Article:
Once again, European and American policymakers are surprised by a sweeping popular uprising. The outcomes and implications of what is currently happening in Tunisia, Egypt, Jordan, Yemen, Algeria, Syria, and other countries of the Middle East are far from clear, and the circumstances in all the affected countries are different. But the surprise factor is common to all of them.
In one sense, nothing should be more predictable to American and European leaders than people asserting their desire for political change where there is oppression. Within living memory, the civil rights movement in the United States and the 1989 fall of communist regimes in Central and Eastern Europe register as examples right in our own backyards.
But when it happens "somewhere else," it seems to come as a bolt from the blue. The United States was surprised by Hungary in 1956 and Czechoslovakia in 1968. American and Western European leaders were taken by surprise at the sudden collapse of the Berlin Wall and the fall of regimes behind the Iron Curtain. The fall of the Shah of Iran caught American policymakers unawares, as did the 2009-10 protests against the regime that had replaced him.
Surprises occur in the politics of every country, whether authoritarian or democratic. But something about authoritarian regimes-their brittleness, their dependence on strong personalities, their ability to project an impression at the official and diplomatic levels that is remote from the truth of what their populations are thinking and feeling-makes them very difficult for democratic leaders to read accurately. In the case of Egypt, if news reports are accurate, the uprising has wrong-footed Israel, whose peace with Egypt has been a central feature of Israeli and American regional policy for 30 years. No country has invested more talent into understanding Egyptian politics than Israel. Yet Israel was surprised by the turn of events in Cairo.
Part of the difficulty we have in seeing the next surprise is the "social science" mentality of the West and our policy processes. We want empirically validated conclusions with which to extrapolate trends into the future; such methods are useful, but they do not predict when a small fruit vendor in Sidi Bouzid will cross the threshold of despair into self-immolation, and take a regime with him. And they do not predict how those in nearby countries will react to such upheavals. It is this unpredictability of the human reaction to oppression that makes these surprises inevitable.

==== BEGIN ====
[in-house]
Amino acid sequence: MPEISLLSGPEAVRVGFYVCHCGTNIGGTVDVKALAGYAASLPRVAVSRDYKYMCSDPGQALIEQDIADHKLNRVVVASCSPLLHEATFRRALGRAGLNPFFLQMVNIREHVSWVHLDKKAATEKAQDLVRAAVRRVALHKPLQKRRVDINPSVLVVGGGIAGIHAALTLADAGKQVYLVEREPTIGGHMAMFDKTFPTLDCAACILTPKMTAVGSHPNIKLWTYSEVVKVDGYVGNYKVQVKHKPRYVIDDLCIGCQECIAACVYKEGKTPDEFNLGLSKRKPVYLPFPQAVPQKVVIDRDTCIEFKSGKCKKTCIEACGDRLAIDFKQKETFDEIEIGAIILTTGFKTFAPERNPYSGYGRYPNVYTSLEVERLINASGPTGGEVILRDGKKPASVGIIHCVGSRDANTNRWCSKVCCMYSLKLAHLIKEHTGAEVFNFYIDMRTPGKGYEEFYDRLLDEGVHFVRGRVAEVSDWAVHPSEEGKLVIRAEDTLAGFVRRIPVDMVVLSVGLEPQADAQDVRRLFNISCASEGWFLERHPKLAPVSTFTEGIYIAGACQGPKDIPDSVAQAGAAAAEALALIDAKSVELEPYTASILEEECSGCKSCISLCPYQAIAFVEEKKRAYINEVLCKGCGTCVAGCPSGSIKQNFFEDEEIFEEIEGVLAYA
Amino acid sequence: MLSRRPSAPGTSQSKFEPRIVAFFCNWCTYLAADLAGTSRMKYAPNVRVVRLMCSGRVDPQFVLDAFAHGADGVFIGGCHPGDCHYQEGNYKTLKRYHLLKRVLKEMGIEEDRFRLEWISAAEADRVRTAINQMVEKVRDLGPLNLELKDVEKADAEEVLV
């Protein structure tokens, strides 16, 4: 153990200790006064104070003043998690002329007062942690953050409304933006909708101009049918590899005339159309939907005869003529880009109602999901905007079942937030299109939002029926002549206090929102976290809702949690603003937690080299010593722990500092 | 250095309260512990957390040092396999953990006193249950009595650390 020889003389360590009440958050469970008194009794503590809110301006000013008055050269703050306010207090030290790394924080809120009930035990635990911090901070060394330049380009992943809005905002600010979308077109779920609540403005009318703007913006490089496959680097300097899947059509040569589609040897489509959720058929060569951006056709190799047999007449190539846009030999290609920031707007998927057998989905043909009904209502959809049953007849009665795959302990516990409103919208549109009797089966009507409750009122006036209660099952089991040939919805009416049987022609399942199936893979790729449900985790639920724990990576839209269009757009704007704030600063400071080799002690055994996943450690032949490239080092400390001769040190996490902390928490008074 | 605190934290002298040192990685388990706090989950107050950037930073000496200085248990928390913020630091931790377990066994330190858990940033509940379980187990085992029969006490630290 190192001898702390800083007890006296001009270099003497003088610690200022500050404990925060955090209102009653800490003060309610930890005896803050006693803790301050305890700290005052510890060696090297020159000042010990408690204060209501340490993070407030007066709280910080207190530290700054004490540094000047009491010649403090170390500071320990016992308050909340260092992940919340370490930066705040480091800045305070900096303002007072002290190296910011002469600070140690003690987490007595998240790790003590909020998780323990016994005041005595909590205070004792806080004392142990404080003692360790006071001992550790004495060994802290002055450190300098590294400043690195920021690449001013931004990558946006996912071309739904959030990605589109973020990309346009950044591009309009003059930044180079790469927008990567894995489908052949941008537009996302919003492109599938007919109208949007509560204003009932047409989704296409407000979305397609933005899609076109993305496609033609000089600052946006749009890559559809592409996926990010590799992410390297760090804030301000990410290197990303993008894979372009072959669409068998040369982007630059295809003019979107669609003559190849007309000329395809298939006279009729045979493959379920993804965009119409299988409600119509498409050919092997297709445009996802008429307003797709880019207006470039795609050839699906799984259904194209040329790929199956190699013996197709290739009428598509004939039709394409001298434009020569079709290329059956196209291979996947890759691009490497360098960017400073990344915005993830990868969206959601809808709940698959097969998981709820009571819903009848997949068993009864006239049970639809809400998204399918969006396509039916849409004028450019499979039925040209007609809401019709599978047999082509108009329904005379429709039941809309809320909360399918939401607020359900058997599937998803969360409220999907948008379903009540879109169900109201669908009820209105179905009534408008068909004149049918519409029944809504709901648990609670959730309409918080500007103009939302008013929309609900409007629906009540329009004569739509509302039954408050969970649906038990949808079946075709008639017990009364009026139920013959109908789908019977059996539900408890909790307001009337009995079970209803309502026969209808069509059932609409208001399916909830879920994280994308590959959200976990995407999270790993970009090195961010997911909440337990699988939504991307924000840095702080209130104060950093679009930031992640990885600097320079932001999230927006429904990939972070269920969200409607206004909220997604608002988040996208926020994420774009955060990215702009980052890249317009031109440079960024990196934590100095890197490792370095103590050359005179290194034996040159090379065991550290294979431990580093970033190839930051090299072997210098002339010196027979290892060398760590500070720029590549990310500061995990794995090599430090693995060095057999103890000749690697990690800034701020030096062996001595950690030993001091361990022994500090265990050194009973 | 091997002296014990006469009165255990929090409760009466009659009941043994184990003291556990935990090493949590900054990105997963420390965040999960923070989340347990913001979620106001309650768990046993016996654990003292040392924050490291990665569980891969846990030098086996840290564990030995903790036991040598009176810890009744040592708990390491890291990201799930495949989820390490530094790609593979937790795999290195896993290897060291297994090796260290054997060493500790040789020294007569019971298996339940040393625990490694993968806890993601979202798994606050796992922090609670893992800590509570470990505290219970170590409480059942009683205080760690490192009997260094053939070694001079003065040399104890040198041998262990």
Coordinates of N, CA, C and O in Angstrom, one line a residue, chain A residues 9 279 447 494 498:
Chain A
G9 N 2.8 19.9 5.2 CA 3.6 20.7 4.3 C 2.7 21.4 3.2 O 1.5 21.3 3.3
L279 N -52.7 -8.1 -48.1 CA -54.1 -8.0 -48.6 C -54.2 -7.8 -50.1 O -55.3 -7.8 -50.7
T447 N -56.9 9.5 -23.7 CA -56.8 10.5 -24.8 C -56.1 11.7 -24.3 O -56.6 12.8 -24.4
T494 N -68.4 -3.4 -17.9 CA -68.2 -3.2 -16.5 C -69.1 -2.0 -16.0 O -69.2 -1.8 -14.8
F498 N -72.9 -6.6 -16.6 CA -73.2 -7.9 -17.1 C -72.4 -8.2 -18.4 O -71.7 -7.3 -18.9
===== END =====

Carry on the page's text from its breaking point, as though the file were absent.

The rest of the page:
Of course, ahead of the surprise, the arguments on whether and how to deal with such regimes are well-rehearsed-stability versus potential disruption, interests versus beliefs and ideals, the devil-you-know versus the unknown. These dilemmas are real-and ultimately unresolvable. Not all political "reformers" are in favor of political freedom, not all revolutions succeed. And when it comes to dealing with the surprises (or the prospect thereof), American presidents are often caught playing catch-up as the scenery changes, reversing course from their first instincts. The Bush administration backed off from supporting political change in Egypt due to fears that the alternative to President Mubarak would be both anti-democratic and hostile to the United States and Israel. The Obama administration has done its own volte face from its original policy, pressed by events into calling over the weekend for a transition to democratic rule in Egypt. And caution in such cases is in order - pushing ahead with support for elections among Palestinians, Bush got Hamas; elections in Venezuela brought Hugo Chavez - who now cooperates with Iran - to power, to name just two of many examples.
There is, and can be, no general rule for dealing with authoritarian governments, nor a perfect predictive tool for when such governments will fall or what will replace them. But a few generalizations are possible. First, the eventual strategic consequences of events like those we are seeing in the Middle East and North Africa today are more profound that any externally induced strategic program could hope to achieve. Such moments of political crisis-like 1989 in Europe-can usher in the largest possible strategic changes, sometimes for better, sometimes for worse. Second, the precise results of such changes cannot be foreseen, and while they can perhaps be influenced, they cannot be controlled-and there will be a wide array of forces seeking to capitalize on the crisis for good and ill. But, third, to the extent that Europe and the United States hold democratic aspirations and norms to be universal, we should expect that oppressive regimes will eventually reap the consequences of contradicting such aspirations. That should come as an opportunity rather than a surprise, one that our leaders should constantly discuss and plan for.